Time Warner Will Spin Off Time Inc. After Meredith Talks End

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Jim Urquhart / Reuters

Jeff Bewkes, CEO of Time Warner Inc., attends the Allen & Co Media Conference in Sun Valley, Idaho July 10, 2012.

Media and entertainment giant Time Warner will spin off Time Inc., parent company of TIME, into a separate, publicly traded company, Time Warner said in a statement Wednesday. The decision to separate Time Inc. from Time Warner came after talks to sell most of Time Inc.’s magazines to Des Moines-based publisher Meredith Corporation ended without an agreement. The spin-off is just the latest sign of the rapidly changing media landscape as the Internet continues to disrupt traditional publishing business models.

“A complete spin-off of Time Inc. provides strategic clarity for Time Warner Inc., enabling us to focus entirely on our television networks and film and TV production businesses, and improves our growth profile,” Time Warner Chairman and CEO Jeff Bewkes said in a statement. “Time Inc. will also benefit from the flexibility and focus of being a stand-alone public company and will now be able to attract a more natural stockholder base.”

In 2009, Time Warner spun off Time Warner Cable, now the nation’s second largest cable company. And later that year, the company spun off Internet pioneer AOL. “As we saw with the prior spin-offs of Time Warner Cable and AOL, we expect the separation will create additional value for our stockholders,” Bewkes said. Time Warner shares climbed 1.41% in after-hours trading. A Time Warner spokesperson declined to comment beyond the press release.

(MORENew York Times Co. To Sell Boston Globe Amid Changing Media Landscape)

Time Warner had been in negotiations to sell Time Inc. to Meredith, which publishes Better Homes and Gardens and Ladies Home Journal. Under the initial terms of the deal, Time Warner would have maintained ownership of TIME, Fortune, Sports Illustrated and Money. But after those talks concluded without an agreement, Time Warner decided to proceed with a total spin-off of Time Inc., which is expected to be completed by the end of 2013.

“We respect Time Warner’s decision and certainly remain open to continuing a dialogue on how our companies might work together on future opportunities,” Meredith CEO Stephen Lacy said in a statement.

Time Inc. has been buffeted by decreasing advertising revenues due to lower magazine advertising demand, as marketers increasingly shift their spending elsewhere, including the Internet. The publisher has also faced declining revenues due to lower domestic and international newsstand sales. In 2012, Time Inc. revenue declined by 7%, and operating income decreased by 25%.

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Still, Time Inc.’s share of 2012 domestic advertising led the industry at 21.5%, up from 21.0% in 2011, according to Publishers Information Bureau data cited in Time Warner’s year-end financial report.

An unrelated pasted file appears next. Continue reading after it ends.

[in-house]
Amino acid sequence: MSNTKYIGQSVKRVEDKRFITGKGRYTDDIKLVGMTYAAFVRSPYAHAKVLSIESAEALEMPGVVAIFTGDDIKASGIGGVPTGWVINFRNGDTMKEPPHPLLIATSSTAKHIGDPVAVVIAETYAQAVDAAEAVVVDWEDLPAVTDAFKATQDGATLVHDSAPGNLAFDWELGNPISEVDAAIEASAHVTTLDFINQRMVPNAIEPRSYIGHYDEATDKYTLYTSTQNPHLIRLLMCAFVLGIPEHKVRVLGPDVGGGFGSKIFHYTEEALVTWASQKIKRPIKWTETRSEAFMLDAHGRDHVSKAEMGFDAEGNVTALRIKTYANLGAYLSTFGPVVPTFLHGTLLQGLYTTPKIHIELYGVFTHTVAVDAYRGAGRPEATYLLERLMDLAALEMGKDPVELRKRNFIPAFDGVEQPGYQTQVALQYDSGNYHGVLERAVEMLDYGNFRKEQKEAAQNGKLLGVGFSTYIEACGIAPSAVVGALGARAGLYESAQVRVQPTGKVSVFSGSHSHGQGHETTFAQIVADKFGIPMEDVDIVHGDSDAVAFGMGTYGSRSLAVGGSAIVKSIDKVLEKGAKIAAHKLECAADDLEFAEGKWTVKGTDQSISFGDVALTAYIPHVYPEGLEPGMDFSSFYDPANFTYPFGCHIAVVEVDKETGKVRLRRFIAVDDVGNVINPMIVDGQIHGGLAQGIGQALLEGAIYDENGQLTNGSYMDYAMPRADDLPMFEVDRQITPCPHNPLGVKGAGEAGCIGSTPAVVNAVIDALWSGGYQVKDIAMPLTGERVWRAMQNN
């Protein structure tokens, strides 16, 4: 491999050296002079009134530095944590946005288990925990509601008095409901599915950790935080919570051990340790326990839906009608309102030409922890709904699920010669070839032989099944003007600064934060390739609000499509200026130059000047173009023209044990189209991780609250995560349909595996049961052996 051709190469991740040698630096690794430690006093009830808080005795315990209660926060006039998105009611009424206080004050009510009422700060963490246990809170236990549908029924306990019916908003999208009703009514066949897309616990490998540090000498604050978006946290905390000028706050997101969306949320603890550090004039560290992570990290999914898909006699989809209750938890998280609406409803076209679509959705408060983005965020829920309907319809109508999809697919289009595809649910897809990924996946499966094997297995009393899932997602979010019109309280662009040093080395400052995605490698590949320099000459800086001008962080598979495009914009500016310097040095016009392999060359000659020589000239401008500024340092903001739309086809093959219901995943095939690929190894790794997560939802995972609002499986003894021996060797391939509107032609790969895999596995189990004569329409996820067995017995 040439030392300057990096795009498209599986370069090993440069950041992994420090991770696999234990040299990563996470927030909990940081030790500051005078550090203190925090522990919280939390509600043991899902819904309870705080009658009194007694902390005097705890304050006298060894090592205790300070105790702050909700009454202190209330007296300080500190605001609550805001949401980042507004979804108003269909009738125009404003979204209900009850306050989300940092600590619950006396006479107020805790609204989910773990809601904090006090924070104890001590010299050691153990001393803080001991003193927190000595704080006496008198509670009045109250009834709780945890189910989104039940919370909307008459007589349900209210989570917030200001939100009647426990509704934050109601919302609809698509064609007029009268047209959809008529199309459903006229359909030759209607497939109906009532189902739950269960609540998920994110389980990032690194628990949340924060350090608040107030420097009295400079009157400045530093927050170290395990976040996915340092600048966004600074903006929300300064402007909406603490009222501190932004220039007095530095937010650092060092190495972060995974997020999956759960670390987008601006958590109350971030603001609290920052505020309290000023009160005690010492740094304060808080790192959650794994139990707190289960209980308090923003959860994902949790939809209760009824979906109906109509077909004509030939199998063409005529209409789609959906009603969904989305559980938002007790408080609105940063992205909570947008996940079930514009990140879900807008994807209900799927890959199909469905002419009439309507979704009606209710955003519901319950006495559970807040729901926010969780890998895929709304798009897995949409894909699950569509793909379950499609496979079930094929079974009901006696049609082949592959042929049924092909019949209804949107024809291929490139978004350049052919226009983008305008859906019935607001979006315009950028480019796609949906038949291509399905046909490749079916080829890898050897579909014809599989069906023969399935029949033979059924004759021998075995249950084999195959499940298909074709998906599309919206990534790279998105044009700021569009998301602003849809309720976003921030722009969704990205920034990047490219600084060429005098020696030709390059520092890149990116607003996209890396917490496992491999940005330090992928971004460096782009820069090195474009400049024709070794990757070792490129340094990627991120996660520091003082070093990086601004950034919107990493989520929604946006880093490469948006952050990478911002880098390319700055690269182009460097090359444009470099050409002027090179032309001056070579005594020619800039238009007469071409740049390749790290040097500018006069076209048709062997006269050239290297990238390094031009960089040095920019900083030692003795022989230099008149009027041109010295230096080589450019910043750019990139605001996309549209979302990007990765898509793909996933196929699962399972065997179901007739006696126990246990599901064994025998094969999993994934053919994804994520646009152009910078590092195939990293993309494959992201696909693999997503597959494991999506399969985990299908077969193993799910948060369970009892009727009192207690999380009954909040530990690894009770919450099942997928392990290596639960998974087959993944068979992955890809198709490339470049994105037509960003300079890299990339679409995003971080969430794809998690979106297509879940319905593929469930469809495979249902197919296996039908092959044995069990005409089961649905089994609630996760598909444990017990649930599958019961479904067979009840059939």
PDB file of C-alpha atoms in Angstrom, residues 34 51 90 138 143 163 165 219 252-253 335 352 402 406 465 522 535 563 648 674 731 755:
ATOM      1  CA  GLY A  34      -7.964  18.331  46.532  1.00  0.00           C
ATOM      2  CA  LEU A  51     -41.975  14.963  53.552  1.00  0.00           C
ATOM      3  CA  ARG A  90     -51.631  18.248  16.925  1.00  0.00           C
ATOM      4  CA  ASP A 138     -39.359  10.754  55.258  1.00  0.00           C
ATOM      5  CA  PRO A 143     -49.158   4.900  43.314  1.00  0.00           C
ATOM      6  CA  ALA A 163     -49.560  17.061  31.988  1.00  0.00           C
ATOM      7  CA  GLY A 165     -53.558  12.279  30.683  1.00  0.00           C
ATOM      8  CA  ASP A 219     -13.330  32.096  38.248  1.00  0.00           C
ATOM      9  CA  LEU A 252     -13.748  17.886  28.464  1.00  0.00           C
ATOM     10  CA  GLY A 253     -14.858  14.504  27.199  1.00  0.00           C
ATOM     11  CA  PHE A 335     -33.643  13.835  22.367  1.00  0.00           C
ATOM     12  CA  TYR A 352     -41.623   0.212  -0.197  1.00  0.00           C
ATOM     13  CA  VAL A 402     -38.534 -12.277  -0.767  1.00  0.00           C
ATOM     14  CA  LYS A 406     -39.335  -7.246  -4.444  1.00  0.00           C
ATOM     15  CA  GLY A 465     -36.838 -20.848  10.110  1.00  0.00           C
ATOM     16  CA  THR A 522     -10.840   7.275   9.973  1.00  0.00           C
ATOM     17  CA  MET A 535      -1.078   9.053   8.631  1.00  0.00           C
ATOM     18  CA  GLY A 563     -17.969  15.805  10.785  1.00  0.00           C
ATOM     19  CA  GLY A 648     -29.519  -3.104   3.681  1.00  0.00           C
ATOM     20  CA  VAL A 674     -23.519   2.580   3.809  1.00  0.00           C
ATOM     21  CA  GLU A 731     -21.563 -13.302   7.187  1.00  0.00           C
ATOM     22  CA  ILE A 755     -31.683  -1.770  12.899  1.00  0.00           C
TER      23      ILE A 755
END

Time Inc. CEO Laura Lang will stay on through the spin-off process until a successor has been identified. “Laura indicated to me that we should find a different kind of CEO for this new public company, and I respect her decision,” Bewkes said in the statement. “She has been a great partner who has given Time Inc. forward momentum to make this transition possible, and I look forward to working with her to select the right leader to head the company as an independent entity.”

The Time Inc. spin-off is just the latest indication of how rapidly the media landscape is changing. Rupert Murdoch‘s News Corp. is also in the process of separating itself into two independent companies. Fox Group will contain News Corp.’s most lucrative entertainment businesses, including Hollywood movie studio 20th Century Fox, the FOX broadcast network and cable news leader Fox News Channel, as well as the company’s new sports network, Fox Sports 1. A much smaller publishing entity, which will keep the name News Corp., will include the company’s newspapers, its education business, and the HarperCollins publishing house.

(MOREWhat News Corp.’s Breakup Means for the Future of Murdoch’s Media Empire)

Last month, The New York Times Co. announced plans to sell The Boston Globe, and cable giant Comcast said it would spend $16.7 billion deal to buy the remaining half of NBCUniversal from General Electric. Earlier in February, John Malone’s cable giant, Liberty Global, announced a $16 billion deal to buy British cable company Virgin Media. And there have been rumors that U.K. education titan Pearson might put the Financial Times up for sale, although new Pearson CEO John Fallon recently told reporters that the salmon-hued newspaper is not on the block.

Time Inc. was founded in 1922 by Yale classmates Henry Luce and Briton Hadden, and the first issue of TIME was published on March 3, 1923. The magazine is currently celebrating its 90th anniversary. Time Inc. announced a merger with Warner Communications in 1989, a deal that was formally completed the next year, creating Time Warner, one of the largest entertainment companies in the world.

In a memo to Time Inc. employees, Bewkes wrote: “Although change can be unsettling, I am confident that you have the fortitude to stay focused on what Time Inc. does better than anyone: produce great journalism that your readers and audiences love. That great legacy will live on as Time Inc. embarks on this new journey as a publicly-traded company.”